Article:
Ean Dawbarn

Original Sculpture & Print

Ean Dawbarn

Artist Statement - Sculpture


Through my work I explore the complex and fragile correlation between humans and the natural world, and how as a species we continuously alter and change through design our environment. Through my sculpture I showcase the graphic magnificence of the memories of both human industrial development and the stark reality of natural mortality.

As a sculptor I primarily engage with found animal skeletons that I combine with recycled metals, creating work to compliment the beauty of animals in both life and death.

The construction process starts with the internal 'engine-block' of organs, muscle tissue and detailed features which are re-created from mixed metal to reanimate the creature as if alive, adopting new combined identities through mechanised anthropomorphism. The contrasting metal and textures finds natural fluidity reflecting our modern world and its new integrated order. The armour and internal workings within each piece blends organic and fabricated engineering symbolizing the symbioses between humans and animals, cooperating within constant changing environments for survival.

A number of pieces are directly influenced by historical, cultural and religious change; illustrating how as an enterprising social species, mankind's industrial and technological advancements are at constant odds with its primitive ancient self-beliefs.

Personal Summary

After graduating in 1995 from Duncan of Jordanstone College of Art and Design (University of Dundee), Ean moved in many directions acquiring numerous and varied creative and technical skills. In 2002 he set up his own product design company, creating and producing a wide variety of different commercial design products and concepts. In 2015 he returned to his original path of sculpture.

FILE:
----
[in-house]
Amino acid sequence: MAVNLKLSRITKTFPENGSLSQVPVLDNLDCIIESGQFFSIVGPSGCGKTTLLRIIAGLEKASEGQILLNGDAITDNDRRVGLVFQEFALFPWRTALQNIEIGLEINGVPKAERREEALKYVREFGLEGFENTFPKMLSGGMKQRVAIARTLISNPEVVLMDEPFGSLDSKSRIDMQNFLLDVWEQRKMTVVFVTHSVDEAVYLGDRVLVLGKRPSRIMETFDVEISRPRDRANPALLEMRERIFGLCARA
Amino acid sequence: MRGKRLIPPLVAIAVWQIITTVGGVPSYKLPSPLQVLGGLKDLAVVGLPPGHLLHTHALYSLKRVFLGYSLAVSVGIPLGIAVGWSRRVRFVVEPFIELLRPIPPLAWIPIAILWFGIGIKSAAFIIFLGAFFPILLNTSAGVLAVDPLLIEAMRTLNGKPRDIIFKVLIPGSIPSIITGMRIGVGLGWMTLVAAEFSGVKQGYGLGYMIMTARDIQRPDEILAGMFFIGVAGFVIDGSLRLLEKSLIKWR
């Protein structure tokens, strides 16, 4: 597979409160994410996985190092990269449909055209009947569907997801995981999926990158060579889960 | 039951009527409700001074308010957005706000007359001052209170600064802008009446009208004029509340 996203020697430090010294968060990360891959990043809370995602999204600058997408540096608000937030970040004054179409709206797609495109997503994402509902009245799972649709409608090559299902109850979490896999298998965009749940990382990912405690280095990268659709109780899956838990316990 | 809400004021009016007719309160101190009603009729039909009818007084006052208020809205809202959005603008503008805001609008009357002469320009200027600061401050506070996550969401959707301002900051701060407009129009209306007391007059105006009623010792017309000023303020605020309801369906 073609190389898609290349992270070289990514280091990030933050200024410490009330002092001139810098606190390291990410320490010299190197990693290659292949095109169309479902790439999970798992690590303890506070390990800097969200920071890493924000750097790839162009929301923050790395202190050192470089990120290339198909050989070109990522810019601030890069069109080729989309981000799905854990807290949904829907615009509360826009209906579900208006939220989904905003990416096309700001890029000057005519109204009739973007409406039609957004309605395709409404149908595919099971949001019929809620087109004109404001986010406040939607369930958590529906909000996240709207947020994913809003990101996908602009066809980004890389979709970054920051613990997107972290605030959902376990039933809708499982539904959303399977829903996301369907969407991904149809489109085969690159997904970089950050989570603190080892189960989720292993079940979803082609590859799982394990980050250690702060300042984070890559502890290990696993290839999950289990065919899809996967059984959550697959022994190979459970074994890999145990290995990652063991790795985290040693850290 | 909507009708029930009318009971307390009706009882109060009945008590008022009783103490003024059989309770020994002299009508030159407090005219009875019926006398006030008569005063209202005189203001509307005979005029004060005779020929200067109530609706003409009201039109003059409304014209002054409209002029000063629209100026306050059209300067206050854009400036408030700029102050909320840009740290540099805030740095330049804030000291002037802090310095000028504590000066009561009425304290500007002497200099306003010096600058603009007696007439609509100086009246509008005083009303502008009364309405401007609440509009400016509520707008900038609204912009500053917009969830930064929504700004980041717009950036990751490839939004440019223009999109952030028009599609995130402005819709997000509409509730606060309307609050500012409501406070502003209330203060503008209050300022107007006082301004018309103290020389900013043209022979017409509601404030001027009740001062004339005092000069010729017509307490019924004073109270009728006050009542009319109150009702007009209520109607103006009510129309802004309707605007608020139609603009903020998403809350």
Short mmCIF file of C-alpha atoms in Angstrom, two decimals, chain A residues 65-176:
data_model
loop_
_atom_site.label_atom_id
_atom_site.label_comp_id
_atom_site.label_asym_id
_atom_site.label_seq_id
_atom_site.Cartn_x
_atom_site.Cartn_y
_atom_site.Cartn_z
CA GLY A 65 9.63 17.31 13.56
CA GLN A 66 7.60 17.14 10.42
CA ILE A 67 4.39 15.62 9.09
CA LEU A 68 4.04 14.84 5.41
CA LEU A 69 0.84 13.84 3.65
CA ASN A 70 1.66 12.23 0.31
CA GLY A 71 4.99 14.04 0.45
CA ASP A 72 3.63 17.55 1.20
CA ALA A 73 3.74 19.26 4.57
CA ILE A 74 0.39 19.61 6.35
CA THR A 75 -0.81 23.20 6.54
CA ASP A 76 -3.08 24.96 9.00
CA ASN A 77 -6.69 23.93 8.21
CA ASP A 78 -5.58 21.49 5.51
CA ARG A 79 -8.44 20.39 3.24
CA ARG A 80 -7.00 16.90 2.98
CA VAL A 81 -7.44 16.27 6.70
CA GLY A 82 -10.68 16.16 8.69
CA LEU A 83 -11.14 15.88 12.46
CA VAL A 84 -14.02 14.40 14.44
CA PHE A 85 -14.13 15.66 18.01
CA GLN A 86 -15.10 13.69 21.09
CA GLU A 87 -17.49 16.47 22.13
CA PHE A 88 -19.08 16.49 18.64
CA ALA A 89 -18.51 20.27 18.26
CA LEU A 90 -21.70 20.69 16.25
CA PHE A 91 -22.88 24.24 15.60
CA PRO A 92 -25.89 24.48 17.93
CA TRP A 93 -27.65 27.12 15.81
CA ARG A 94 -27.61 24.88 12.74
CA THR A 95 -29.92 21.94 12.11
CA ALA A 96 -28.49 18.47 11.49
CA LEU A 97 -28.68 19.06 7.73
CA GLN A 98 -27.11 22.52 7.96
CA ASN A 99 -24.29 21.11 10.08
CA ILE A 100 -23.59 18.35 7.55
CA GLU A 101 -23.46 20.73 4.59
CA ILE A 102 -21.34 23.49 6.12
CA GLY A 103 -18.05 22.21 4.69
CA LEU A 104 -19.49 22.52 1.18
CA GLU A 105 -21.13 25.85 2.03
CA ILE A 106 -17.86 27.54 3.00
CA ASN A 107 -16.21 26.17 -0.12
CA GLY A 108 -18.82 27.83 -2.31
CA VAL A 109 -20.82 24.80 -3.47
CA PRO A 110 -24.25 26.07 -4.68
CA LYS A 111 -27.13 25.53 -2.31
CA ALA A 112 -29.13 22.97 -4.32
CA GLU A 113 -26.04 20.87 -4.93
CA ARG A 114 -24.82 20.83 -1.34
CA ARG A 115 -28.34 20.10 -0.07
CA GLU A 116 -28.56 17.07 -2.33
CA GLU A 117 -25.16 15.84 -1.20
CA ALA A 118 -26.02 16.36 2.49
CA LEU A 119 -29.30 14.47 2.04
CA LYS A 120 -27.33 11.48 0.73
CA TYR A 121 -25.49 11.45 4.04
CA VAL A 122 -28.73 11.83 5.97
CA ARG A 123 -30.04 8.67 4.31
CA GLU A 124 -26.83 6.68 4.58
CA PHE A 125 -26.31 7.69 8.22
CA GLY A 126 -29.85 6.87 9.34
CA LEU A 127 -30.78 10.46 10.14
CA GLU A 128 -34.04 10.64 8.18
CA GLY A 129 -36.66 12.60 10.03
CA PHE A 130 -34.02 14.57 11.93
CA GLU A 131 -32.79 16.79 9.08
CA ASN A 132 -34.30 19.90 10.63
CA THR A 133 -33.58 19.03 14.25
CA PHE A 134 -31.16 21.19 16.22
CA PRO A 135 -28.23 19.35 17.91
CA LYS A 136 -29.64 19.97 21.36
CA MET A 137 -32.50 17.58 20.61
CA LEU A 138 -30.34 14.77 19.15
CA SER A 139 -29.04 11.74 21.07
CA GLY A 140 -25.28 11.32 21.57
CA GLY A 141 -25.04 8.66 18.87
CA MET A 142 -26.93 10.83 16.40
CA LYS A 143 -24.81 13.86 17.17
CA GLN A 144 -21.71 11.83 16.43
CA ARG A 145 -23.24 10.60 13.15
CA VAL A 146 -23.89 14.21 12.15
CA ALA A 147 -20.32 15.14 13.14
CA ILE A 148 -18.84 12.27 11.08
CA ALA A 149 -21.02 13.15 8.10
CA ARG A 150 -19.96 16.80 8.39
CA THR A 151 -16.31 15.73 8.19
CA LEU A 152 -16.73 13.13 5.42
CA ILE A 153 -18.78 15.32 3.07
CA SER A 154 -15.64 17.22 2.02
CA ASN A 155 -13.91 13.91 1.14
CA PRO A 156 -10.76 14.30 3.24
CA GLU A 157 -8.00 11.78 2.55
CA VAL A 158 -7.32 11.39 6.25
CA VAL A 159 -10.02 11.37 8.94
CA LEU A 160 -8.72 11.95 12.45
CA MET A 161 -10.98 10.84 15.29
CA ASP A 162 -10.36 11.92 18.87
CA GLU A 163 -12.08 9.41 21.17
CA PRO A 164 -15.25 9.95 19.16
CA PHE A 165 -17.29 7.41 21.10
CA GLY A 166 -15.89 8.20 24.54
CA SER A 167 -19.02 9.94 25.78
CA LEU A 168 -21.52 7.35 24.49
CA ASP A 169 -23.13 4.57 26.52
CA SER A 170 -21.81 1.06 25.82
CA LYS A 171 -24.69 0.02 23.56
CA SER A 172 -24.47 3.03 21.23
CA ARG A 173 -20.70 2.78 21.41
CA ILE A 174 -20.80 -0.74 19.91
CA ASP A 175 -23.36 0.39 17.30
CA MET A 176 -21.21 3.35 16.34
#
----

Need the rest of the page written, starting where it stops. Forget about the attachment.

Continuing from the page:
Construction technical Process

My work follows two paths; boned constructions containing real skeletons and non-boned constructions concentrating more on the outer feel of the animal. The sculptures are made from  copper and brass obtained from recycling services, scrap metal merchants and donation. Glaze textures are reached through reactive mixtures and all pieces are hand painted using a variety of different paints and finishes.

above: 2 barn owl bodies curing after reactive paint application.

above: 2 barn owl wings and heads curing after reactive paint application.

above: 2 barn owls ready for ffinal construction.

above: carrion crow found in the Yorkshire Dales. This item was collected, and cleaned.

The animals and insects that I use in my work are all acquired naturally, either in the form of road kill, found upon moorland or are from old vintage medical collections. The carcasses are laid to break down naturally by blowfly, beetle and saprophyte. Once stripped down to bone, the skeletons go through three cleaning processes and are then naturally dried. The skeletons are carefully wired back together ready to be worked on. Any absent bones are substituted with hand carved wooden replacements emulating the Ancient Egyptian need for completeness.

Below: prepared skulls ready to be worked on:

Below: found animals breaking down:

Below: Collecting slate from Honister slate mine in Cumbria with fellow sculptor Steve Blaylock.


1992 - 1995

Duncan of Jordanstone College of Art and Design - University of Dundee. BDes (Hons) 3D Design

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+44 (0)7400 637269